CK Note: For long documents, documents that are likely to be heavily edited, and documents that may form the basis for other documents, follow the basic rule that to change formatting use Format => Styles... Do not apply direct formatting.

In Ribbon versions of Word (2007+) this is even easier, click on your style from the Styles gallery!

You will save yourself, and others, untold hours of hair-tearing. For shorter one-use documents, direct formatting is OK; you'll only regret not using styles about one time in six, on the other five out of the six, you'll save a bit of time. If you create document templates with direct formatting, you deserve what will happen to you when someone finds out (and it won't be nice). In my opinion, using direct formatting in document templates intended for use by others rates the words malicious and/or incompetent. If the templates are for your own use, you deserve the loss of days, months, even years from your life that you'll spend fighting with Word and trying to figure out why your documents look so bad.

Trying to use Word without understanding and using styles is like pushing on a string. I resisted learning and using styles for years and now regret every day of those years because although that string was still very hard to push, it kept getting longer and longer, and had some very important projects tied to it!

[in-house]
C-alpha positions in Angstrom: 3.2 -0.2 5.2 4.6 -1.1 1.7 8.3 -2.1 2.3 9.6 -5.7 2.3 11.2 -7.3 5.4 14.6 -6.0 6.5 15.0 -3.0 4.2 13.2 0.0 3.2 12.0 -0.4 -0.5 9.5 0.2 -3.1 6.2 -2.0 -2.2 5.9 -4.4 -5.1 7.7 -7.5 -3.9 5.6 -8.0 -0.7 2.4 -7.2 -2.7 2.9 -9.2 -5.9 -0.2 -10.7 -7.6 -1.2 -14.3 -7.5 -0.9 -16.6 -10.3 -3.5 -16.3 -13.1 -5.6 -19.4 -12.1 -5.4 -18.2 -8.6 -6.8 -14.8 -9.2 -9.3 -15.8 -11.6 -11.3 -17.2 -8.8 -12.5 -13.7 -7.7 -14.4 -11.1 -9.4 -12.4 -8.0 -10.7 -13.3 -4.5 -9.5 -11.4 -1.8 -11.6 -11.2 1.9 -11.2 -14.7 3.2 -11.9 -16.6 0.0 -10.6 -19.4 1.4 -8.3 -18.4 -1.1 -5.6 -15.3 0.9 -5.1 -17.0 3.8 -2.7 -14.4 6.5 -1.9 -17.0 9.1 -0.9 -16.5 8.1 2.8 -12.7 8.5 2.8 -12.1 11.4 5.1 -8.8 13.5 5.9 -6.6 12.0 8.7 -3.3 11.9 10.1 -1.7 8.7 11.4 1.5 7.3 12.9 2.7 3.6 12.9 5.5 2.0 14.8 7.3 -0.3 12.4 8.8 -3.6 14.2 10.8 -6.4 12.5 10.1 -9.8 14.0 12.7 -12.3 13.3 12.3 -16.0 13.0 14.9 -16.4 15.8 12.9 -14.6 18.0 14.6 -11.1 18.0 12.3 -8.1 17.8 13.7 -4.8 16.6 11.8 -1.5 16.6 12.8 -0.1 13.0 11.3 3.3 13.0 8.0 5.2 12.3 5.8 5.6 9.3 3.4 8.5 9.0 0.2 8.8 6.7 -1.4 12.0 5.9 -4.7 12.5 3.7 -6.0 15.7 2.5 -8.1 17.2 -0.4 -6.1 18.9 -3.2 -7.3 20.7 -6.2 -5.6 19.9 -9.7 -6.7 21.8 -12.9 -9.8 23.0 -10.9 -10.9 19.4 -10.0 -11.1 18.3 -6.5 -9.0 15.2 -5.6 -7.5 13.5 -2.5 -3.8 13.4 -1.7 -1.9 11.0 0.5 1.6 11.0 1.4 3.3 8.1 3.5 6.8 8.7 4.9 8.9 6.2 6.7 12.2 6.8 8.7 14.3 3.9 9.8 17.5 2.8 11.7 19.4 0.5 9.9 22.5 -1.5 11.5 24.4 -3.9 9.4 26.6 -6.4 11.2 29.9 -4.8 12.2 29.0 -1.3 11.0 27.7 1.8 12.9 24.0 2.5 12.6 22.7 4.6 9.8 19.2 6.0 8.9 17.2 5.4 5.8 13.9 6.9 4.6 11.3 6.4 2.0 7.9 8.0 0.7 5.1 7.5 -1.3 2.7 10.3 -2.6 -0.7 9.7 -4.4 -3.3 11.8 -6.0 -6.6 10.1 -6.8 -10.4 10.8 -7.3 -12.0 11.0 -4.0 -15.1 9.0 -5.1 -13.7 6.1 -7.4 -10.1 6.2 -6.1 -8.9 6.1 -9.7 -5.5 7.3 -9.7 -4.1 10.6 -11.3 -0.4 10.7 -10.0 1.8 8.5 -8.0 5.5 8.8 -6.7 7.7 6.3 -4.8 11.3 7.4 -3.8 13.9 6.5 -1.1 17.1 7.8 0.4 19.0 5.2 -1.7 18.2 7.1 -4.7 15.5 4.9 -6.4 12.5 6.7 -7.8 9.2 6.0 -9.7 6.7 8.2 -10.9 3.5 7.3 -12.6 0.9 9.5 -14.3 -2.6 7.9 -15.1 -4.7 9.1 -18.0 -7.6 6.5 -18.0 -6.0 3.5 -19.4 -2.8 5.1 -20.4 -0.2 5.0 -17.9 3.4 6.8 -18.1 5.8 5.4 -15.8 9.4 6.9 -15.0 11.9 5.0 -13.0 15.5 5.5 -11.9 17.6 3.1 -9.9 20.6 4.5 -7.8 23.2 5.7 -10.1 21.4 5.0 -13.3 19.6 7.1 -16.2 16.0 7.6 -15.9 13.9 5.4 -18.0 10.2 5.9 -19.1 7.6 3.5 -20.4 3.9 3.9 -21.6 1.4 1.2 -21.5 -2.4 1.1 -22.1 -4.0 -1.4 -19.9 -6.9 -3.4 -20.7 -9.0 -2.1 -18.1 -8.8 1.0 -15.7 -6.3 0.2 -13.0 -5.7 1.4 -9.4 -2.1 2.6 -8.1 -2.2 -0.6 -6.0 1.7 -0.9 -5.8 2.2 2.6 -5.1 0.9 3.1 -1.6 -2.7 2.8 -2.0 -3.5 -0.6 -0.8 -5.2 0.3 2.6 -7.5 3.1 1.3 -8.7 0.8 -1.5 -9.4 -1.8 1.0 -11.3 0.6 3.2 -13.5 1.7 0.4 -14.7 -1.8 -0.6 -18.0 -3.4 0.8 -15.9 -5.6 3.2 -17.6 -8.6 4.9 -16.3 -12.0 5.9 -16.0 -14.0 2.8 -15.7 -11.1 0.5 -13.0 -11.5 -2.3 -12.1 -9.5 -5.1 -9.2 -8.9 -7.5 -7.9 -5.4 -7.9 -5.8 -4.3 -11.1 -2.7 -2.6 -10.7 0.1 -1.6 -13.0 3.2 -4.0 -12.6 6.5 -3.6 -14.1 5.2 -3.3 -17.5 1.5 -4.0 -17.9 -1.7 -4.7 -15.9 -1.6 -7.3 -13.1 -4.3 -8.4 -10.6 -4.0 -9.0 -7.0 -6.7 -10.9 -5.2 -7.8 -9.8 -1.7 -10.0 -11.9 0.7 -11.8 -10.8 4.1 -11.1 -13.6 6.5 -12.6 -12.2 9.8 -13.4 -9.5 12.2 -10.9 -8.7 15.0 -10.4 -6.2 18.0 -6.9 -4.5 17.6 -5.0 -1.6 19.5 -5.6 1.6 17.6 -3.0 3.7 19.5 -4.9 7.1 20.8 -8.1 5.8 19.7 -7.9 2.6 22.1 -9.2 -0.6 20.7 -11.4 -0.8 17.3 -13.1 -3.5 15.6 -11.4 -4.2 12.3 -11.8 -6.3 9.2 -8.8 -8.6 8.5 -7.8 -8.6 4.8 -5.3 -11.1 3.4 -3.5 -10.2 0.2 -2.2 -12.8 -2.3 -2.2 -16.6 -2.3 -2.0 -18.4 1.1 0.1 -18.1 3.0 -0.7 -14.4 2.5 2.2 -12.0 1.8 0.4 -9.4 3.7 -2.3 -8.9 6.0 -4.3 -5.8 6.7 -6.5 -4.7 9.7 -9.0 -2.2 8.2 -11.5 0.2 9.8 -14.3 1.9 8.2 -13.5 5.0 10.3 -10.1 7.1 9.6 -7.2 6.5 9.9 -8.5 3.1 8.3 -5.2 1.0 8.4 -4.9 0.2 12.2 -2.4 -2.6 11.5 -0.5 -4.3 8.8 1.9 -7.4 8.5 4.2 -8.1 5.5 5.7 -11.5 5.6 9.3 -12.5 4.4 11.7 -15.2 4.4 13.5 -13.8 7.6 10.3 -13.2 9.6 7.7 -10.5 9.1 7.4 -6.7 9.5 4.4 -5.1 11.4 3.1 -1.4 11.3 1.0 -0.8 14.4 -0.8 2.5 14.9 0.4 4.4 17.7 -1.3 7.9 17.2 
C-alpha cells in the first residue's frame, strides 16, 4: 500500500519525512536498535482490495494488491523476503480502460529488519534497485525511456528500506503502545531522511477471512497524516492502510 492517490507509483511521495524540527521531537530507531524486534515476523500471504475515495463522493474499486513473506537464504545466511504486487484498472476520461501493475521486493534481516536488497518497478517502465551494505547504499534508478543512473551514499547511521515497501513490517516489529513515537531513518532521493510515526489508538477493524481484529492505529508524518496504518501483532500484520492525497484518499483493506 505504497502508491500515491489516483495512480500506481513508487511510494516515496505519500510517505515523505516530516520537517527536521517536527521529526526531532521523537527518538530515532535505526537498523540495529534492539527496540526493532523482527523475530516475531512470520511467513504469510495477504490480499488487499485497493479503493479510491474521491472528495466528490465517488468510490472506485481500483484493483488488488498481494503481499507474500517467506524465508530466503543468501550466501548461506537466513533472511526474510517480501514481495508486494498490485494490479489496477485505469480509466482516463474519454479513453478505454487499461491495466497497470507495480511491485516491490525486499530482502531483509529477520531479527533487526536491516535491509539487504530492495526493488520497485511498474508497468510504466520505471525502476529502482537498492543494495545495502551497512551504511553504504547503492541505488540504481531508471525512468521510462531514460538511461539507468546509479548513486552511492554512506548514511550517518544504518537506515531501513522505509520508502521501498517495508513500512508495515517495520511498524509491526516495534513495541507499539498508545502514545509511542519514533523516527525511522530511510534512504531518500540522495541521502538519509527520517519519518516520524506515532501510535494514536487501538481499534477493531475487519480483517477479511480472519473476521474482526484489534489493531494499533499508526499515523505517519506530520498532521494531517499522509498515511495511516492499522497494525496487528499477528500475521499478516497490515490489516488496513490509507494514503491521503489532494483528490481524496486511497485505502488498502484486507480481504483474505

Once you understand styles and the Word concept of organizing things into nested Russian dolls everything falls into place and instead of pushing a string, you can push a button that turns on the very powerful text processing machine known as Microsoft Word and it will start doing your work for you instead of running around behind you trying to undo what you thought you just did.


These statements should be even stronger for those using Word 2007-21 because styles are even easier to use in the ribbon versions of Word.


I just had occasion to edit a 100-page document that was created without using styles. It was formatted completely with direct formatting. Each page ended with a page break.

Each time it had to be saved, the save took more than 60 seconds, during which time Word was frozen.

A similar-sized document formatted using Styles takes less than 3 seconds for me to save. When a page break must be forced, instead of using a manual page break, the paragraph to begin the new page is formatted using a style that has "page break before" paragraph formatting.

This difference was due entirely to the document being directly formatted - a much higher level of complexity. Each paragraph mark in a directly-formatted paragraph carries with it up to fifty different formatting commands. When formatted using a style, that paragraph mark will carry with it one command - use this style!

--CKK 1 Feb 2012